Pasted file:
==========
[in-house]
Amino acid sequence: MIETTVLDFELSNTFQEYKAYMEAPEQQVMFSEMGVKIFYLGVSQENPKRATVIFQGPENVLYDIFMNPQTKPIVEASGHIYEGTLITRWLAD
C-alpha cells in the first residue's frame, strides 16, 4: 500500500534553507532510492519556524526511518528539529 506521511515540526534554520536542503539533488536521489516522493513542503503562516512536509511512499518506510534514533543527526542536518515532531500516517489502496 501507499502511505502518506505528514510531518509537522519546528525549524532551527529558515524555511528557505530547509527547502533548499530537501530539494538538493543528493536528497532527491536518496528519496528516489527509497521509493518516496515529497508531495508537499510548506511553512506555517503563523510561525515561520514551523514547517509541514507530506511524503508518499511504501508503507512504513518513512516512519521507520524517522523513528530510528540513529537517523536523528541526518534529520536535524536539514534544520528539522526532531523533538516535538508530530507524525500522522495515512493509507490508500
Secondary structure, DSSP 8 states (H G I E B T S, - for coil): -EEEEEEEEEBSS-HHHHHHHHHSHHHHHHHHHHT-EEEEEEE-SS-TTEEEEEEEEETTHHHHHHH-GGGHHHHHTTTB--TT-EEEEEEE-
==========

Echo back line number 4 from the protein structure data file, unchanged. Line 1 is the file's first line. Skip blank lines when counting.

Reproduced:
Secondary structure, DSSP 8 states (H G I E B T S, - for coil): -EEEEEEEEEBSS-HHHHHHHHHSHHHHHHHHHHT-EEEEEEE-SS-TTEEEEEEEEETTHHHHHHH-GGGHHHHHTTTB--TT-EEEEEEE-